OUTSIDE THE CITY (Cert. PG) is a timely film about social distancing. Trappist monks at Mount St Bernard Abbey, Leicestershire, have practised it for years. The director, Nick Hamer, had privileged access to the monastery, which was established in 1835. The majority of the men are now over 80. The post-war complement of 75 has been reduced to a third of that number. Their Benedictine rule decrees that they live by the work of their hands and regard each day as an opportunity to begin again.
On that basis, beer could be their salvation. Under the Abbot Fr Erik Varden’s guidance, the community decided to install a brewery. It may be the UK’s first Trappist one of its kind, but they’re following the age-old example of their Continental brothers. In the film, making ale is a metaphor. It is a wholly natural expression of the monks’ cenobitic life, which emphasises activities requiring collective co-operation. Through communal hard labour, they strive to transfigure life’s raw ingredients into something that one connoisseur of the religious order’s beverage describes as “divine”.
Several things go wrong with their brewing plans. The community’s sole postulant draws a spiritual parallel. As with life outside, there are setbacks to the Community’s aspirations. “The world is not as it should be,” he says. “In that sense there’s an offering of prayer which needs to be made for that. Strangely, I think there would be more vocations if people knew this.”
A frail older and possibly dying community member tells us early in the film “Now I don’t pray. Prayer is the atmosphere in which I live. The presence of God is something I’m aware of all the time.” In essence, the brethren’s lives defy materialism: no storing up treasures on earth; rather, a letting go. “The less you have,” says one, “the more liberty you have.”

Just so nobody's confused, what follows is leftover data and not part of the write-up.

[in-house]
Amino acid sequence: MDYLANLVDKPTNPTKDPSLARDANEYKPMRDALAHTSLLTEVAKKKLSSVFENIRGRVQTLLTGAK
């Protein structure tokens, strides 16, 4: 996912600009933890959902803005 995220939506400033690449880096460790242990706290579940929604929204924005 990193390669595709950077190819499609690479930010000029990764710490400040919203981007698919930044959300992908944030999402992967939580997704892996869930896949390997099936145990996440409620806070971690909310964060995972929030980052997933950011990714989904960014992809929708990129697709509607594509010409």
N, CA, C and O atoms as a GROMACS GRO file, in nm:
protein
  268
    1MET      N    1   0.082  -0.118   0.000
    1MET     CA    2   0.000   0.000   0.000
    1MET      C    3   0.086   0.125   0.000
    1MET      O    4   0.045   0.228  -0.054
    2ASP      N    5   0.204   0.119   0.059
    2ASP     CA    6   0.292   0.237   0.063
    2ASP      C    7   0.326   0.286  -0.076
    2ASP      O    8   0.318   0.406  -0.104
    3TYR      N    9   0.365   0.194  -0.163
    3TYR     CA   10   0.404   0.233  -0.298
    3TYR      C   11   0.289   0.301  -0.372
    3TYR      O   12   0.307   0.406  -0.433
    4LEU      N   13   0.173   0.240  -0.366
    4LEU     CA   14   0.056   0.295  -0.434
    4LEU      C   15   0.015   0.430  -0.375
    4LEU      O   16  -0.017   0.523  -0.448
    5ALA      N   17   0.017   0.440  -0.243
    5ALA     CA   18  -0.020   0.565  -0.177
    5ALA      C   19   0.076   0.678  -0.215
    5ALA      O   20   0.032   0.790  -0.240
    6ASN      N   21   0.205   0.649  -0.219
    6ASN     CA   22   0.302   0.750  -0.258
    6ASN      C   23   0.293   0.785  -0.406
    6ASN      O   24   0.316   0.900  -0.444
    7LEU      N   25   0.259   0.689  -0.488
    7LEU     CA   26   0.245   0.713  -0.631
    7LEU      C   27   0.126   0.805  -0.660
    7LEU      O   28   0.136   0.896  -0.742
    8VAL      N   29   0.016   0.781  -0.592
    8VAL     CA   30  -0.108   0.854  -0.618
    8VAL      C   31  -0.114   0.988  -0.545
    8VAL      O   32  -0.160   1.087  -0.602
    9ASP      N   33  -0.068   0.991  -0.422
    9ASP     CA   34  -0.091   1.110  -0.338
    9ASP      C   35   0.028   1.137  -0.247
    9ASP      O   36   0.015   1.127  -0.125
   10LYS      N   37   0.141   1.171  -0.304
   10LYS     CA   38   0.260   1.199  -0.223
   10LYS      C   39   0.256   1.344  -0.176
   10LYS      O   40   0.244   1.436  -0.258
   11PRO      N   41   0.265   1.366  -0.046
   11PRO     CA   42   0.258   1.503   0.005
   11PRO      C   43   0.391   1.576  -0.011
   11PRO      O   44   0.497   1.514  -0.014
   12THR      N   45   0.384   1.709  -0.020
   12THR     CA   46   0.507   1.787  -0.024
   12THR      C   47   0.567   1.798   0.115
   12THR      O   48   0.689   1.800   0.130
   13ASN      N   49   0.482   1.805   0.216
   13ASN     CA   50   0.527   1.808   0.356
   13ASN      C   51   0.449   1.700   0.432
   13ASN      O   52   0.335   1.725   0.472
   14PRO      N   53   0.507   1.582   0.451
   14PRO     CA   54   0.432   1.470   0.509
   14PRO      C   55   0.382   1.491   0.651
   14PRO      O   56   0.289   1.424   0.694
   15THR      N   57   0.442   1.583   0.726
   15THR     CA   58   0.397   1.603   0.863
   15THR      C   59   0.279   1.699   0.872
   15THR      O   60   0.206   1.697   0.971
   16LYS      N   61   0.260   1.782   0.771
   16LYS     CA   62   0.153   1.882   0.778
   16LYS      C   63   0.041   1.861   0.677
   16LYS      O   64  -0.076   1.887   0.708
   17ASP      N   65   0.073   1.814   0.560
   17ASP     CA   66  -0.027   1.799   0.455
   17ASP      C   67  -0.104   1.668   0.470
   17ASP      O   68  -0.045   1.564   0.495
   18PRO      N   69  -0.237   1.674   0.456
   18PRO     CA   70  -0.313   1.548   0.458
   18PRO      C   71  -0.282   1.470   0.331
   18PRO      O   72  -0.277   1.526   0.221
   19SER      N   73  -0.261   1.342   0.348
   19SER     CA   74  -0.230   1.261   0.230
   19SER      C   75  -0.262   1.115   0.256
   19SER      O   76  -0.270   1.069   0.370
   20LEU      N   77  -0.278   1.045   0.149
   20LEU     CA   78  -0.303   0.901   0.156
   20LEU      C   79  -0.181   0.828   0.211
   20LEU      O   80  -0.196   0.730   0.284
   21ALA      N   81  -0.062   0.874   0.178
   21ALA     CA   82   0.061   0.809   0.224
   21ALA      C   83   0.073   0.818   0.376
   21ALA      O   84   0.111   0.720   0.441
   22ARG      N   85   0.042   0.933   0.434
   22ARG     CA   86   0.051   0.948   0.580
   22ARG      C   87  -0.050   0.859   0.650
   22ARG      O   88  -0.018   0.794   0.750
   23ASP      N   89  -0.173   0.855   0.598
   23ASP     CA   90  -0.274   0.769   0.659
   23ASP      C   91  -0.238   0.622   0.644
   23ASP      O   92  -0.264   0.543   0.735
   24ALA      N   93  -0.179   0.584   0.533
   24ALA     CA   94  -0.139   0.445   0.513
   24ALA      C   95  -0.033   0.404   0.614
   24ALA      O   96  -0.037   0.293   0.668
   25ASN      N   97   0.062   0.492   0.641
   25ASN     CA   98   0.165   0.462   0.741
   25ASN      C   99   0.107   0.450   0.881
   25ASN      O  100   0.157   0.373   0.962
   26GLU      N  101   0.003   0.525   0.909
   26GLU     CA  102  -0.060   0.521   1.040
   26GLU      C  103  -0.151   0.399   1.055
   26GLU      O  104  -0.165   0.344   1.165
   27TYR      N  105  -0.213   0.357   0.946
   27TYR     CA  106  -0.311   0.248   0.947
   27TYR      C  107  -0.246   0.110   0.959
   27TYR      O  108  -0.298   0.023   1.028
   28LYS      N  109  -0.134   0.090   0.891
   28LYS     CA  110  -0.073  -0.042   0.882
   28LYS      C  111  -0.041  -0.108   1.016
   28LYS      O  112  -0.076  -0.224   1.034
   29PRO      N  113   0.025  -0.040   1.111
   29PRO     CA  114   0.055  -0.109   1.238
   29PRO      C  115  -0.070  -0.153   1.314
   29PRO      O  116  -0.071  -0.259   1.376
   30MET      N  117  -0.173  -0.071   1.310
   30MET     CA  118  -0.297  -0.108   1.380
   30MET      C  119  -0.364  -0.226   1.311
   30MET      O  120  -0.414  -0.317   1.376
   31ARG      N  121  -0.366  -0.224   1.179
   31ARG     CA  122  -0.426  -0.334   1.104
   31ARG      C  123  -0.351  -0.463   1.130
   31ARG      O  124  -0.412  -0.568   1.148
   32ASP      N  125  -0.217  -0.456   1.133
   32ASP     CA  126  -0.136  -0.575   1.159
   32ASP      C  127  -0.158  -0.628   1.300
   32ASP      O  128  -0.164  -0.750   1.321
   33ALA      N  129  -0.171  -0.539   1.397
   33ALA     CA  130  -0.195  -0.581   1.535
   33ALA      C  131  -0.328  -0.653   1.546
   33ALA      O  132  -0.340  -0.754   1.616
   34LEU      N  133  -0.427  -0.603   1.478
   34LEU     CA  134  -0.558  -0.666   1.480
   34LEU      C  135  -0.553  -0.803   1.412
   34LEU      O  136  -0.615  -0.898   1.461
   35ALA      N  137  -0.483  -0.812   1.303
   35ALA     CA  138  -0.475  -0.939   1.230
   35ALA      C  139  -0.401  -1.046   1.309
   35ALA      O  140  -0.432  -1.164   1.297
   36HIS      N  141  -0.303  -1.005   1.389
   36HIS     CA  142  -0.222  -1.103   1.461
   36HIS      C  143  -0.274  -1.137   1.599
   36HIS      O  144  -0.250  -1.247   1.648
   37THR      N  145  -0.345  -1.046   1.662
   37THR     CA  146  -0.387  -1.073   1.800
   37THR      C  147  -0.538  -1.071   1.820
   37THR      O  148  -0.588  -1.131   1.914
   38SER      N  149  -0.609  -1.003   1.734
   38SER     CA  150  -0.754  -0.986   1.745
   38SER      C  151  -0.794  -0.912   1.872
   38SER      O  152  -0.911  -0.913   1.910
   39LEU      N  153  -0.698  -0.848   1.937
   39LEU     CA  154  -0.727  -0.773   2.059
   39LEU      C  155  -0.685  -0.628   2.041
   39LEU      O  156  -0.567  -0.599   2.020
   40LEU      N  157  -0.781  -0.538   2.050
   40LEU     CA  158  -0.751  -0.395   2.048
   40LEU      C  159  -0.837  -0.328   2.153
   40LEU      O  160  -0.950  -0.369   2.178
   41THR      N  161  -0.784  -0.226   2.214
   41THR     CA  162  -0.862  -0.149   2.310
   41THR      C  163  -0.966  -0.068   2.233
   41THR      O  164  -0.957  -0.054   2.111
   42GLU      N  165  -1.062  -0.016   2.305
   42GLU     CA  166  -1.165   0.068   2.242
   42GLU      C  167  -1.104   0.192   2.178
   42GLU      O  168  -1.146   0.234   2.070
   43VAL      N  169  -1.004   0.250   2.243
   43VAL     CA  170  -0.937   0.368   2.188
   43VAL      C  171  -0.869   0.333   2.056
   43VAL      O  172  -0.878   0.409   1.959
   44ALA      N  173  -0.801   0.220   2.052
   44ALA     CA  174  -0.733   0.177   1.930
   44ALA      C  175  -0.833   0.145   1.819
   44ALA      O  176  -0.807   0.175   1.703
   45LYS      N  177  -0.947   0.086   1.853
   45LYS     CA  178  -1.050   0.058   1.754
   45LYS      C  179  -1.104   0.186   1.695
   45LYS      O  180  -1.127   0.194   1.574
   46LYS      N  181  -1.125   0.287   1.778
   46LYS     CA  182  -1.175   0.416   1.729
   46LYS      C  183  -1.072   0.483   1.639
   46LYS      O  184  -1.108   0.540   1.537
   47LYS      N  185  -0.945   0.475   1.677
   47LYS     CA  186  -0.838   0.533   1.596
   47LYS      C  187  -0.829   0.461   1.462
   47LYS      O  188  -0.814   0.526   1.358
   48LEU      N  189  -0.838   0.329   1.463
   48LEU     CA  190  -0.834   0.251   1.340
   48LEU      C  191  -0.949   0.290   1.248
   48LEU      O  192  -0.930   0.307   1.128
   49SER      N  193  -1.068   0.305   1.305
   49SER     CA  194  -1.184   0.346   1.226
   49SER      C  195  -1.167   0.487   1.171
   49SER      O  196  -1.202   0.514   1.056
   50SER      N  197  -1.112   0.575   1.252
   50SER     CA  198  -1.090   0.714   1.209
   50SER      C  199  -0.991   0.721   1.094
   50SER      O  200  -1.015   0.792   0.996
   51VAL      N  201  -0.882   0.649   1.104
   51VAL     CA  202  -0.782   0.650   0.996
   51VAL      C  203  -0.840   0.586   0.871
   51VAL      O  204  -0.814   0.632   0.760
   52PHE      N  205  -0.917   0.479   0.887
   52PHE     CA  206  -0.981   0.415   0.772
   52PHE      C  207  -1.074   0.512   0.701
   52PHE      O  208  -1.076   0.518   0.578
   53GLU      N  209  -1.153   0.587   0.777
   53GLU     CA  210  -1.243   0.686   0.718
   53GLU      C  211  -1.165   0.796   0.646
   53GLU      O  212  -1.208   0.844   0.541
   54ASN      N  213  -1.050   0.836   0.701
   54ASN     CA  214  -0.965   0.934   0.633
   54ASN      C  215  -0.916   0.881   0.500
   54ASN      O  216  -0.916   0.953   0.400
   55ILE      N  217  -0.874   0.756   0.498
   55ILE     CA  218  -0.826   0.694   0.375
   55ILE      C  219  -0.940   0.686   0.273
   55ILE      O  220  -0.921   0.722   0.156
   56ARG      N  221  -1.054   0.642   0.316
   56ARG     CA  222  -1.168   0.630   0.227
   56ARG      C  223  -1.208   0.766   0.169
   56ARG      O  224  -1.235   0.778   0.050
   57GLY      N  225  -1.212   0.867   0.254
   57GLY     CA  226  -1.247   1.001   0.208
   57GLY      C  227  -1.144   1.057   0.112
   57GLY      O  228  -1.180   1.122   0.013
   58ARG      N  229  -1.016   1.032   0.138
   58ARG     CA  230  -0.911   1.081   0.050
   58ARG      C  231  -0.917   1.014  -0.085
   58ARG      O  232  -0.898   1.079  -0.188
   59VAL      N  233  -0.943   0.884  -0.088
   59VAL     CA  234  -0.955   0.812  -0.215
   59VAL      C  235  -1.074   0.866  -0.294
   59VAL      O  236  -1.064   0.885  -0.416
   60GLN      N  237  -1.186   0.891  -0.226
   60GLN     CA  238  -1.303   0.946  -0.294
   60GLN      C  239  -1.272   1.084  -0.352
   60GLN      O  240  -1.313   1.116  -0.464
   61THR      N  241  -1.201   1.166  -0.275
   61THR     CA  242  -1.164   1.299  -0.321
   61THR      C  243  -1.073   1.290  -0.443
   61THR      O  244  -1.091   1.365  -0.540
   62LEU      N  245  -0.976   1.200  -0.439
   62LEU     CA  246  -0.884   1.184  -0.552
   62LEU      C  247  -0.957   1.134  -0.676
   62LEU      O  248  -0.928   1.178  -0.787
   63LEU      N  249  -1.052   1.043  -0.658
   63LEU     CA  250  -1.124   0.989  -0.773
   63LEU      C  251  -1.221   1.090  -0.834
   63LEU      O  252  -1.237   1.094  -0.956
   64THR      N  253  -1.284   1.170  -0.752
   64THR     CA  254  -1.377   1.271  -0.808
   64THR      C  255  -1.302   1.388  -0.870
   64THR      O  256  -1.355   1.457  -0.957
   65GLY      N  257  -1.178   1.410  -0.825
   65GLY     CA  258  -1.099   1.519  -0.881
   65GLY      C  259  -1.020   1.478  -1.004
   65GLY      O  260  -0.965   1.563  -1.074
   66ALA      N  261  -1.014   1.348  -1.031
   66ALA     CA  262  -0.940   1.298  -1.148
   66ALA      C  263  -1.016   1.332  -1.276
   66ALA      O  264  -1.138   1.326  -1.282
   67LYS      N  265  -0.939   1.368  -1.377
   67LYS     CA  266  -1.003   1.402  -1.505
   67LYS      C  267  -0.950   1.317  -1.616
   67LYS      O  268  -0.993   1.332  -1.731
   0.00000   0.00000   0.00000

It is little wonder that they rise at three a.m. with all the abbey’s various tasks to fulfil. We are shown acts of worship (including those with a substantial lay congregation), fellowship, and general contact with the outside world. We are told about rather than witness the monks’ times of silence. This may be unfortunate, as the key element that many associate Trappists with is absent on screen. As such, it significantly differs from two previous films — Into Great Silence (Arts, 19 January 2007) and No Greater Love (Arts, 9 April 2010) — both of which show scenes of this aspect of religious life.
Perhaps because of their average age, the interviewees particularly cherish Benedict’s instruction to keep death daily before their eyes. If there is change and decay in all around they see, these men understand it as the progenitor of new and different life. We watch graves regularly being dug. Will it be the brewing that prospers and saves the community? or that fresh (non-monastic) ways are found for expressing the deep truths these Trappists uphold? God only knows.
We must forget ourselves, they remind us, to give ourselves to God. Relying on God’s grace, they say, is the paramount vocation of us all.
Outside the City is released on iTunes, Amazon, Google Play, and there will be a DVD follow-up.
MY MOTHER (Omé), is a Lebanese short about Elias (Jack Aboud El Jannah), a nine-year-old coping with the death of a parent. His father tells him that Jesus must have needed her more than they do. The boy is encouraged to pray. “Does Jesus understand Arabic?” “Yes,” says his father. “And Chinese?” asks the boy.
Jack Aboud El Jannah as Elias in Omé
Satisfied as to the Lord’s omniscience, Elias visits church, asking for mother’s return. Dissatisfied, he abducts Mary’s statue, telling the crucifix: “When you restore my mother, I’ll restore yours.” He befriends the effigy, offering it tea for warmth.